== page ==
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Notice what attracts your children's attention, even if they only look at the pictures. Then build on that interest; ... More


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NAMA KWA'S GARDEN

Author: Mary Clanahan

Illustrator: Jacqui Taylor

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Publisher: Struik Publishers,

Material: hard cover

Summary: Whenever Nama Kwa traveled the Forgotten Land, he always wondered why it was so barren. One day, he shared his sadness with his friend Tsela, explaining that the Great Spirit must have been very angry to leave the land in such a state. Nama Kwa’s birthday was approaching, and Tsela could see no greater gift than to transform the Forgotten Valley into a garden paradise. It would take the entire village to keep the secret and do the work. They had only 30 days; could they do it? This is a fictional story inspired by the flowering desert in Namaqualand.

Type of Reading: family reading, independent reading, read aloud book

Recommended Age: read together: 6 to 10; read yourself: 9 to 12

Interest Level: 6 to 9

Age of Child: Teen STAR Review Team, Be the Star You Are!™

Young Reader Reaction: I personally did not like the book because of the common theme but I'm positive other children will find this story fascinating. There are various lessons to be learned and they can be interpreted in different ways. What I learned from the book is that with hard work anything can be achieved. After I finished the story I had a sense of inspiration in me because of the spirit and enthusiasm the characters had.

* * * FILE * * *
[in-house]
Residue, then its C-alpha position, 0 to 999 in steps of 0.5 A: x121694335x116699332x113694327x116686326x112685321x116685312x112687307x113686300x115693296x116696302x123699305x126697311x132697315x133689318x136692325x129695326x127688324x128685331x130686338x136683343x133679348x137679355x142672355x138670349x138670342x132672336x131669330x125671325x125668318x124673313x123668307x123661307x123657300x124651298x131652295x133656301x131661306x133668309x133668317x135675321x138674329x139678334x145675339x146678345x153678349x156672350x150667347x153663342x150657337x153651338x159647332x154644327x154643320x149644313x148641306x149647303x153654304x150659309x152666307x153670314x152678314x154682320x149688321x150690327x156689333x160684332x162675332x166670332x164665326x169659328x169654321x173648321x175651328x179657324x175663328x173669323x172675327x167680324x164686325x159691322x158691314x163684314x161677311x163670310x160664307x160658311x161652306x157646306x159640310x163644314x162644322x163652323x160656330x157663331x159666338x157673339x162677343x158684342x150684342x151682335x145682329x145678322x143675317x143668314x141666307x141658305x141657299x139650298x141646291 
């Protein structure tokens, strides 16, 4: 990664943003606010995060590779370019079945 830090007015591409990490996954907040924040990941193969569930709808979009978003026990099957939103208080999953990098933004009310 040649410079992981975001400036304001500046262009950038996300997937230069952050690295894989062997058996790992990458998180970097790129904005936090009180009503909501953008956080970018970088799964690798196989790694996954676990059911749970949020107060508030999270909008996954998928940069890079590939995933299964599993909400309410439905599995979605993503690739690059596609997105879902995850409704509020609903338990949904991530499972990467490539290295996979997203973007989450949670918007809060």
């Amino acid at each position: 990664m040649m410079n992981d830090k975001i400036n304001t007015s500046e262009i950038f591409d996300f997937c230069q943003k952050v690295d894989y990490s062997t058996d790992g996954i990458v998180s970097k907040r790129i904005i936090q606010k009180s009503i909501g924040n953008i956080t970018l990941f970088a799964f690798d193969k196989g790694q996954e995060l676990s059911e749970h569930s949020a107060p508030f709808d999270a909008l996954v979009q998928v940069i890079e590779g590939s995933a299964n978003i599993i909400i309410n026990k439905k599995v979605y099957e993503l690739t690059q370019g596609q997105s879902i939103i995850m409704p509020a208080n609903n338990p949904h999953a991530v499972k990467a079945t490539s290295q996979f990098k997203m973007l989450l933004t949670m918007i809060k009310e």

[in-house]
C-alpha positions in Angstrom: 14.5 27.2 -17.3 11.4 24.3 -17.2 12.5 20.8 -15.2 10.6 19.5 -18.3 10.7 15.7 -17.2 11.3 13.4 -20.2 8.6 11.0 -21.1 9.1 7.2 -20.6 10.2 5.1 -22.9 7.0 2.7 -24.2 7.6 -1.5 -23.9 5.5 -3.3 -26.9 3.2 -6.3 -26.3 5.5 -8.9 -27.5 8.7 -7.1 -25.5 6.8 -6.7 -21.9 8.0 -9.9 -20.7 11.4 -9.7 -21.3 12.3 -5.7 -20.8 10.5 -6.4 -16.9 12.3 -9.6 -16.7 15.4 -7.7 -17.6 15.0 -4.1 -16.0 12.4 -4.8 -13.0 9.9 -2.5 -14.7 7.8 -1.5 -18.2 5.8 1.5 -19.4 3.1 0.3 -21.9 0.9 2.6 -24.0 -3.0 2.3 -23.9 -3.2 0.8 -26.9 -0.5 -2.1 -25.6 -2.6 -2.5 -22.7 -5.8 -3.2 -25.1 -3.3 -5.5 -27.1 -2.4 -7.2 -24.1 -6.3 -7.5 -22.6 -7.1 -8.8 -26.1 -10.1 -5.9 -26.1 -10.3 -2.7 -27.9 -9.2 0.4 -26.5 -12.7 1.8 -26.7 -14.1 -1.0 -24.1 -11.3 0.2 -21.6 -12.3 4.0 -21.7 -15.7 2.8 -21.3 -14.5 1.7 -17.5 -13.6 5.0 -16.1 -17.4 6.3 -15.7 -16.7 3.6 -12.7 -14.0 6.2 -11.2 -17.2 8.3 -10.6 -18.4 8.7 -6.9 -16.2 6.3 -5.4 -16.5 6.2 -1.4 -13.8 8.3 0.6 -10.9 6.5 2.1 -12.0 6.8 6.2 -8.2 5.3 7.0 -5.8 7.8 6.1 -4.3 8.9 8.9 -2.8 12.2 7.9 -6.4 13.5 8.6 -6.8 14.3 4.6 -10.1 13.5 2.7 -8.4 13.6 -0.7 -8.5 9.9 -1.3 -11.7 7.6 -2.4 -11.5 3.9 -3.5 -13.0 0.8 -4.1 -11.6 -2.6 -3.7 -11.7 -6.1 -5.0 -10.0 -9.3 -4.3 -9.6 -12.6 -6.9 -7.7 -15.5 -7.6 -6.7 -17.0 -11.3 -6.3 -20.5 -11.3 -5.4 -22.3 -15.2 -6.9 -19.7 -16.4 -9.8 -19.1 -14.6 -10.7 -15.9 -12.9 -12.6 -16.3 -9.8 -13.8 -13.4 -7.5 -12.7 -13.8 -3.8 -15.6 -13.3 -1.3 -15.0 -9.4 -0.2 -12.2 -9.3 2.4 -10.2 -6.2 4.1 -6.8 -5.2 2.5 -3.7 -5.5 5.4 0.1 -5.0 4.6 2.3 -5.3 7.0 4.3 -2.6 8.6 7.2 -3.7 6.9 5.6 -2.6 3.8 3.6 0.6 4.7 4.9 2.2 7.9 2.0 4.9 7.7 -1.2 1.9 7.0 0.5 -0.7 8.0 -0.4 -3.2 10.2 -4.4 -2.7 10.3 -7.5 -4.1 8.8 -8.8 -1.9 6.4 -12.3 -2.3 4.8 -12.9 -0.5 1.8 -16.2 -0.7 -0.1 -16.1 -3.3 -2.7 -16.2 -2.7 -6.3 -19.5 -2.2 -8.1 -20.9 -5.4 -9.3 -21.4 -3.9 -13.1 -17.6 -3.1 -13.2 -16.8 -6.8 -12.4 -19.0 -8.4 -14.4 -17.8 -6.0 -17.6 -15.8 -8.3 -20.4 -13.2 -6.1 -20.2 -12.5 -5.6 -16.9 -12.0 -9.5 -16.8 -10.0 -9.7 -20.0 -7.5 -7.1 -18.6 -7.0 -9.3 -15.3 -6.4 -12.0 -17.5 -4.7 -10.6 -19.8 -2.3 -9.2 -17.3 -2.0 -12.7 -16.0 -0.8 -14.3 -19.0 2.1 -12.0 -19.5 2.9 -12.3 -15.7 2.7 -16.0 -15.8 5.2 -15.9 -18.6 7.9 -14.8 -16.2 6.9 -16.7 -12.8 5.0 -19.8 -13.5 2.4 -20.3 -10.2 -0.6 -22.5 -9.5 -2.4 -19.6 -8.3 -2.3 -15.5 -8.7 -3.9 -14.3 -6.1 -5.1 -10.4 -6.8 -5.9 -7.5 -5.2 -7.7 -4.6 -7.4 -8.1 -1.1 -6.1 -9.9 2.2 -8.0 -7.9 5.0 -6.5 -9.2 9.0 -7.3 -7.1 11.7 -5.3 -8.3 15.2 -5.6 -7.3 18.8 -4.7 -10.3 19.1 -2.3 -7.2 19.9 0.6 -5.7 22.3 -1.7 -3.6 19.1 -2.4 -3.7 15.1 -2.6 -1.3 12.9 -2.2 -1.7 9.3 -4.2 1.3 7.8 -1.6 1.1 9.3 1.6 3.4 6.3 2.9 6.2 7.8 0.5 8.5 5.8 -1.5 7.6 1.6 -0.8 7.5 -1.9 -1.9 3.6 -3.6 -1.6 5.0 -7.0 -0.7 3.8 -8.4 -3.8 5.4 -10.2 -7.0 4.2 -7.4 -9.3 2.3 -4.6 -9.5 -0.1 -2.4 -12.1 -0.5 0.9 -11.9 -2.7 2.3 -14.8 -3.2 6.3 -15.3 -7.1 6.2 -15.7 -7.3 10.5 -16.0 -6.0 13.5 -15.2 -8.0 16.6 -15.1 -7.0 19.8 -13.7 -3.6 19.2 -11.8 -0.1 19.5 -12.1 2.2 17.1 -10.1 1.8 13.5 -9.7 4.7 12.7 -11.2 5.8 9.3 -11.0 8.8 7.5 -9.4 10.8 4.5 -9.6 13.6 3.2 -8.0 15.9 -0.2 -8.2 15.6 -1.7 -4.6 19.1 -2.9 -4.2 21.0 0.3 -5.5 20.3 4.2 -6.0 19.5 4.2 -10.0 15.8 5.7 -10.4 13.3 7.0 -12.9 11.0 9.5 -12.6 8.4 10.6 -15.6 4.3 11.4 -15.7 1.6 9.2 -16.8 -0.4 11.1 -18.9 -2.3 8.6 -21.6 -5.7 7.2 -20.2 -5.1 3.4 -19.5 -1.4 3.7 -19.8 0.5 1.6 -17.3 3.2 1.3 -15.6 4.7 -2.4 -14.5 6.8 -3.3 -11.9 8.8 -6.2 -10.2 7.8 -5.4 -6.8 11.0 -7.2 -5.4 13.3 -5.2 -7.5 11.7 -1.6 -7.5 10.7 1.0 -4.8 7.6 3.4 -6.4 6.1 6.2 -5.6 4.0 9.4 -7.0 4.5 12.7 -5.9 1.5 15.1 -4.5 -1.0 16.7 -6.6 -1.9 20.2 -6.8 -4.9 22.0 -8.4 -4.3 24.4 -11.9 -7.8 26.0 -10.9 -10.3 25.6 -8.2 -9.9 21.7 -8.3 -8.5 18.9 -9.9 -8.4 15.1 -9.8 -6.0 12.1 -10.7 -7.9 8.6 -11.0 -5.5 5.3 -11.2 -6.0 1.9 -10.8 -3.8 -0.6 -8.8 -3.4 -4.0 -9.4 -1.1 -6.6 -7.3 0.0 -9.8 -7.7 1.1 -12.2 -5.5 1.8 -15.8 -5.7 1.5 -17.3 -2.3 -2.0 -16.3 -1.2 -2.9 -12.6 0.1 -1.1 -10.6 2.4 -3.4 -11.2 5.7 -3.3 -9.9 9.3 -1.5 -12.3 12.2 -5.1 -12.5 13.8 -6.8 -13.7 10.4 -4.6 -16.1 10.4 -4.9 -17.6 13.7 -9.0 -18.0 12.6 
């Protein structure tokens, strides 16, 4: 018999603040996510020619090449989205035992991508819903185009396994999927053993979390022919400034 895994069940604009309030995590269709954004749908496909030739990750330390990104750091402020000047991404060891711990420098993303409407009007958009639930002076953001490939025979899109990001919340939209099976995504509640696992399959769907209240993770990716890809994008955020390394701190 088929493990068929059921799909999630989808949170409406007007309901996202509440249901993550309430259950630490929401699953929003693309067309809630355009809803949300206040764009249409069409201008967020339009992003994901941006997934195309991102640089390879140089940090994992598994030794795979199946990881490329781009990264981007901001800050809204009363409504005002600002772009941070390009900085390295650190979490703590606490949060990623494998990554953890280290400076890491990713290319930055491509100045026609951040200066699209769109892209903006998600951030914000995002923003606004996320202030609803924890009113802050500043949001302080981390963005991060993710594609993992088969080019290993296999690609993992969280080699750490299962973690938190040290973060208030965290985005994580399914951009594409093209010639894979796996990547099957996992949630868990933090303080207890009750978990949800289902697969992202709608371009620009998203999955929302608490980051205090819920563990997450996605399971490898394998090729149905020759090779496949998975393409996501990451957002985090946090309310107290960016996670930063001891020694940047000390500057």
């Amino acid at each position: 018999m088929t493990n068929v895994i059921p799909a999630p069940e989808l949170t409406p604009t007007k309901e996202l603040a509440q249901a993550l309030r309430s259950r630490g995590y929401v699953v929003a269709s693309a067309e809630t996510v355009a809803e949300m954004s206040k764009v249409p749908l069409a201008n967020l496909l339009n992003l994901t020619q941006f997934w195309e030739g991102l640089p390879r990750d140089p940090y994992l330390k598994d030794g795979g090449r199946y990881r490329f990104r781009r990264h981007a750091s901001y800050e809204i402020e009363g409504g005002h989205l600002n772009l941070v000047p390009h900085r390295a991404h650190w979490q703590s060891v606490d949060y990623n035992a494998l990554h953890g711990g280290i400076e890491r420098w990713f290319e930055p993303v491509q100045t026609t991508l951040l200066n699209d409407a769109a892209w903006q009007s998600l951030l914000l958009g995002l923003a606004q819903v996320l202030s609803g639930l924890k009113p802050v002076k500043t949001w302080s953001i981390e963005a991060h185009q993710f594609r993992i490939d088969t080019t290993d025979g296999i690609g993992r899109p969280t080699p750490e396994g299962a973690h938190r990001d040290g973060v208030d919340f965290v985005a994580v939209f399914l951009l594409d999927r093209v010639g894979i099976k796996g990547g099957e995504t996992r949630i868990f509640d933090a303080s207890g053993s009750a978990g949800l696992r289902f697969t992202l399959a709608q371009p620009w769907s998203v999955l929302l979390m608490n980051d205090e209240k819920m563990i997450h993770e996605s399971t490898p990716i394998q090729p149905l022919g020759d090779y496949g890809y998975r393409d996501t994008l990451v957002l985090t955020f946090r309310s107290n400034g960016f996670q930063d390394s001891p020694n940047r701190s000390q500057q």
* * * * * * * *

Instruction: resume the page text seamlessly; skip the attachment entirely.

Adult Reader Reaction: The story is refreshing, with bright, colorful illustrations that leave you feeling hopeful. Even though you’re sure you know how it ends, you’ll still find yourself caught up in the suspense. You can close your eyes and envision the desert garden even as the seeds are being planted.

Pros: The book is well written with astounding descriptions and captivating illustrations. This is a very visual story, with descriptions that make it a perfect read-aloud book in a group setting. Children of all ages will likely enjoy this book.

Cons: It has so many African words it might be difficult for a child to understand. The glossary does help, but having the word definitions on the page would be much easier.

Borrow or Buy: Definitely borrow. The story is one that you can read all in one sitting or parse over several nights. The pictures also let you tell the story without reading a word!

If You Liked This Book, Try: MY LITTLE LORE OF LIGHT   WASHOE SEASONS OF LIFE; A NATIVE AMERICAN STORY   WHEN BAT WAS A BIRD AND OTHER ANIMAL TALES FROM AFRICA

Educational Themes: The book lends itself to discussions of oral history, myths and legend, faith, friendship, community, and perseverance.

Literary Categories: Fiction - poetry, cultures and tradition, historical fiction, picture book

Date(s) Reviewed: February 2006

Other Reviews:




                 

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